Great Recession

Foreclosure Is the New Black

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The "real" Amityville Horror house sold last year for $950,000.

Here's a recent surprise from the establishment media. CNN's Tami Luhby dares to make the case for foreclosure as the way out of whatever the national housing hyperpocalypse is now being called: 

While some of the 2.2 million loans in foreclosure can still be saved, many are too far gone, [experts] say. Some 37% have not made a payment in more than two years, while another 34% have not made a payment in 12 to 23 months, according to Lender Processing Services.

"Loans enter into foreclosure, but never come out," said Thomas Lawler, founder of Lawler Economic & Housing Consulting. "If this keeps going on, you have a continual overhang that never goes away."

For years Reason has been making the case that foreclosures are the least-cruel solution to the problem of bad mortgages. It is practically inevitable that foreclosure will ultimately be the solution to most seriously delinquent loans, despite federal efforts to prevent that. In 2008 the Bush administration tried to head off the foreclosure reckoning with the conservatorship for Fannie Mae and Freddie Mac, which continues to drain new billions from the taxpayers every quarter. The Obama Administration in 2009 launched the $75 billion Making Home Affordable program, which also failed to stem the slow-moving foreclosure tide. 

By doing nothing, both administrations could have produced a better outcome. Yet D.C. not only can't kick the intervention habit but, after three years of clear failure, can't even consider a pro-cyclical intervention. CNN doesn't get into the details of what such an intervention would look like, but the great artist Jim the Realtor suggested one back in 2009: 

Klinge is not opposed to government action, and he recommends subsidizing interest rates at 4.5 percent for purchases of foreclosed properties as a means to encourage both banks and delinquent borrowers to wrap up the foreclosure process quickly.

Just a reminder: The idea of a pro-foreclosure or even foreclosure-neutral policy is still considered so heterodox that the CNN article linked above is accompanied by a Foreclosure Freakout video blaming bank-owned property for vaguely defined "gang" activity in New Jersey. And a ratings agency recently shocked the nation's conscience by noting that fewer than 3 percent of loan modifications provided free home value to bad borrowers:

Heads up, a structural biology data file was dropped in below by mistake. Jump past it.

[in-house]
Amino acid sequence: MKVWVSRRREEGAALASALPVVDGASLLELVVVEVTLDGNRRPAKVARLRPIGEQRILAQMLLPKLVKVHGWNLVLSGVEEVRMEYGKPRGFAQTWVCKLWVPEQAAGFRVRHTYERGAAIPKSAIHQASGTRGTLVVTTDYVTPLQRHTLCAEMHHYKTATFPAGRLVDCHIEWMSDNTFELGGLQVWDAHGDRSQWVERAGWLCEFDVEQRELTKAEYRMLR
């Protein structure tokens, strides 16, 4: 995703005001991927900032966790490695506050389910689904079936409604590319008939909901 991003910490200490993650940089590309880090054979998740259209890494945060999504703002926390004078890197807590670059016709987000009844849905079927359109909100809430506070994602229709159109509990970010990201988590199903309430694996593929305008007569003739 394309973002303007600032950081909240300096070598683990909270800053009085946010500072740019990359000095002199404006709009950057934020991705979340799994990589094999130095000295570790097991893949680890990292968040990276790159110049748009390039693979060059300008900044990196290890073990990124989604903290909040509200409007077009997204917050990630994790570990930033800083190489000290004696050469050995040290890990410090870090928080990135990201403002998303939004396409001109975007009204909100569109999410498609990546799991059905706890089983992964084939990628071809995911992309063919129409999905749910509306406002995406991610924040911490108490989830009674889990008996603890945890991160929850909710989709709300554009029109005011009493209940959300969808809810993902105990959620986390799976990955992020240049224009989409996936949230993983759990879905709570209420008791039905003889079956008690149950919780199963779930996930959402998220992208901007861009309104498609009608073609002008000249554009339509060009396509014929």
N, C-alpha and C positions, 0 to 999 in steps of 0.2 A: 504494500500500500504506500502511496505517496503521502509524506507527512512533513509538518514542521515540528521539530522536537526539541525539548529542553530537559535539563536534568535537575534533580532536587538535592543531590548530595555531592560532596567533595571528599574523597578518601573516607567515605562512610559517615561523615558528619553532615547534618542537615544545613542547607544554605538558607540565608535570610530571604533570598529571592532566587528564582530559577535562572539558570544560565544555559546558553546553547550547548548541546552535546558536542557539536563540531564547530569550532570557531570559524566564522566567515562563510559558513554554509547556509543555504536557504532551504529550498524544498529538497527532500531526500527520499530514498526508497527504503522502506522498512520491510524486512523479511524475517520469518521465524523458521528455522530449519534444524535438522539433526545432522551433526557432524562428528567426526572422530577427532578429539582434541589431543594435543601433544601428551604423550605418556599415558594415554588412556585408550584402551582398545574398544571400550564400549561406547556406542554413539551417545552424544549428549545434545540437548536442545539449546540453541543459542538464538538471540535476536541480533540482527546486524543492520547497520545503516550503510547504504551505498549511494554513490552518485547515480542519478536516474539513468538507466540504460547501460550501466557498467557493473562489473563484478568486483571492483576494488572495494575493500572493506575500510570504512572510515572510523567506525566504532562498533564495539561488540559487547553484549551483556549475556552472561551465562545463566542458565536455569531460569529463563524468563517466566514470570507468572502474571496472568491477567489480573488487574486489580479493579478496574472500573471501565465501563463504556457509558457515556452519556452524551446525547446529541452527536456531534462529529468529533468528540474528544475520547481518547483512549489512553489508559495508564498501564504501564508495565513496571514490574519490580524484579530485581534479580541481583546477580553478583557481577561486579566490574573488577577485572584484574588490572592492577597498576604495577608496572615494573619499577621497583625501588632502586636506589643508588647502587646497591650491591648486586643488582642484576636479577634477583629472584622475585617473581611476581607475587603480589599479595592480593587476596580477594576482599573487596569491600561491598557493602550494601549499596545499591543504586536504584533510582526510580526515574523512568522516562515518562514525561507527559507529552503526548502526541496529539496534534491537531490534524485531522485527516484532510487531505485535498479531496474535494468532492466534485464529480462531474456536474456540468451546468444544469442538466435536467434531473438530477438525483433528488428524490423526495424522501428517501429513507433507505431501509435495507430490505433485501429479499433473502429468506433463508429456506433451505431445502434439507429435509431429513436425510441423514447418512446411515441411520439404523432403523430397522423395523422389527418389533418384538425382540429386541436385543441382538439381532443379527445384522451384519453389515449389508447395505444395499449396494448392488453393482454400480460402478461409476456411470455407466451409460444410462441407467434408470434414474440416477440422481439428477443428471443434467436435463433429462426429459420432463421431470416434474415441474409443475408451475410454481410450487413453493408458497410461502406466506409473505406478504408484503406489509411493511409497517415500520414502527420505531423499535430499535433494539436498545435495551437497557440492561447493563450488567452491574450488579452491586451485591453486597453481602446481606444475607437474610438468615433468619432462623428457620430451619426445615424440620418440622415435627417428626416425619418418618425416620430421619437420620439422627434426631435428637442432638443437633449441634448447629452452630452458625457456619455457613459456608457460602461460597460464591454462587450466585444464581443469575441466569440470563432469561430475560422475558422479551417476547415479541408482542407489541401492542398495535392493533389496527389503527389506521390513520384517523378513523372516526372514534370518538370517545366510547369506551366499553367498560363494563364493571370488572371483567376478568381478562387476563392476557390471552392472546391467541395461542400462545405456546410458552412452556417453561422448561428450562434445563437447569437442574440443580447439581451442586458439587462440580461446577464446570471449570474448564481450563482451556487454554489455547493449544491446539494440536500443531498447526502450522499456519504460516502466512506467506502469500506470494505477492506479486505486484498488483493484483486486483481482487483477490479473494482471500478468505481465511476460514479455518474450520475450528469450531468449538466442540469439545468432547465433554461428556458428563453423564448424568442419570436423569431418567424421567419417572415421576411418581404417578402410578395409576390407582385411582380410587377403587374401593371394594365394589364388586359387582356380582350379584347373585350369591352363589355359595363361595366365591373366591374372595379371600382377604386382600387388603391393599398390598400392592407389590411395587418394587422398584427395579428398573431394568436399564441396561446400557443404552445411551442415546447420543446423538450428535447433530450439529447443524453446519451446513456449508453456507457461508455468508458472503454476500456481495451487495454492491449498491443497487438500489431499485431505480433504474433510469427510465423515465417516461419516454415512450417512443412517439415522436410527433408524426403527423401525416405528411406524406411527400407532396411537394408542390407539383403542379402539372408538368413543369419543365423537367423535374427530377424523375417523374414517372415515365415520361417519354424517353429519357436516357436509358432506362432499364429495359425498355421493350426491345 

DBRS found that capitalization and rate reduction modifications made up the majority of loan restructurings, while principal reduction modifications accounted for just 2.80 percent of the total mods performed during the January-to-March period.

That figure is up from 1.90 percent of principal-reducing mods over the same timeframe last year, but down sharply from the 5.70 percent reported in the third quarter of 2010.

DBRS says investor reactions to the use of debt forgiveness as a loss mitigation tool continues to be mixed among senior and subordinate bondholders.

Meanwhile, the Comptroller and Office of Thrift Supervision's Mortgage Metrics Report gives a little perspective: 88.6 percent of mortgages in the Report's very large sample were current and performing as of the first quarter [pdf]. (The new report should be out in a few days.) If we allow the foreclosure wave to run its course, and stop giving banks and borrowers incentives to stay in bad deals, it will not be a national or even a regional catastrophe. 

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  1. Are lenders working at all with delinquent borrowers to avoid foreclosure? I simply can’t imagine banks want to end up owning these properties. I don’t see foreclosure being in any way best scenario for the two parties directly involved.

    1. The regulator is the only person who matters.

    2. For institutional investors like FNMA/FHLMC, it doesn’t matter to the banks one way or the other, because they have a fee schedule from the GSEs detailing how much they’ll pay for maint., etc.

      I’ve never worked on the private investor side, so I can’t speak to that aspect of it.

    3. What’s the point in working with a borrower who will then default on the modified loan? That’s what they’re seeing, so they just might as well speed up the process and foreclose right away.

      Anecdotally, my neighbor has now been living in his home for 2 years without making a mortgage payment and still hasn’t been foreclosed. It’s a great deal for him, but naturally he’s let the property go to seed.

    4. The real problem is that part of the reform that ended mark to market put in place requirements that short sales be recorded as a loss when the sale happens while nonperforming mortgages can be held on the books as performing indefinitely.

      So the idea that it’s in a mortgagor’s interest to sell the property and get what they can, aka something is better than nothing, is turned upside down by government accounting standards so that it is better for financial instituions to get nothing and pretend that it is a high value asset than to get fair market value.

      1. Mortgagor in second paragraph should be mortgagee, ie the entity that owns the mortgage.

  2. …the $75 billion Making Home Affordable program…

    The amount of cognitive dissonance here is mind-boggling. We have to prop up house prices, but we have to make houses affordable, so people can buy them, so they can have an asset whose value will skyrocket, but not in a way that will price others out of the market, but house prices need to go back up…

    I’m dizzy now.

  3. I just posted a great comment, but the stupid squirrels said it was spam. Poo on your stupid spam filters.

  4. Oh, baby, this is beautiful. We got a chandelier hanging up here, kids outside playing. It’s a beautiful neighborhood.

    We ain’t got nothing to worry about; I really love it, this is really nice.

    GET OUT!

    Too bad we can’t stay.

  5. Once a homeowner becomes more than some period delinquent (6 months?) and the loan has already been fannie-d or freddy-d the government should impose a fine on the bank who “holds” the title to get their ass moving in foreclosing/selling off the property. I live in a small town and we have far too many empty, decaying, vermin infested “not quite foreclosed” or “foreclosed yet the bank does nothing” houses ….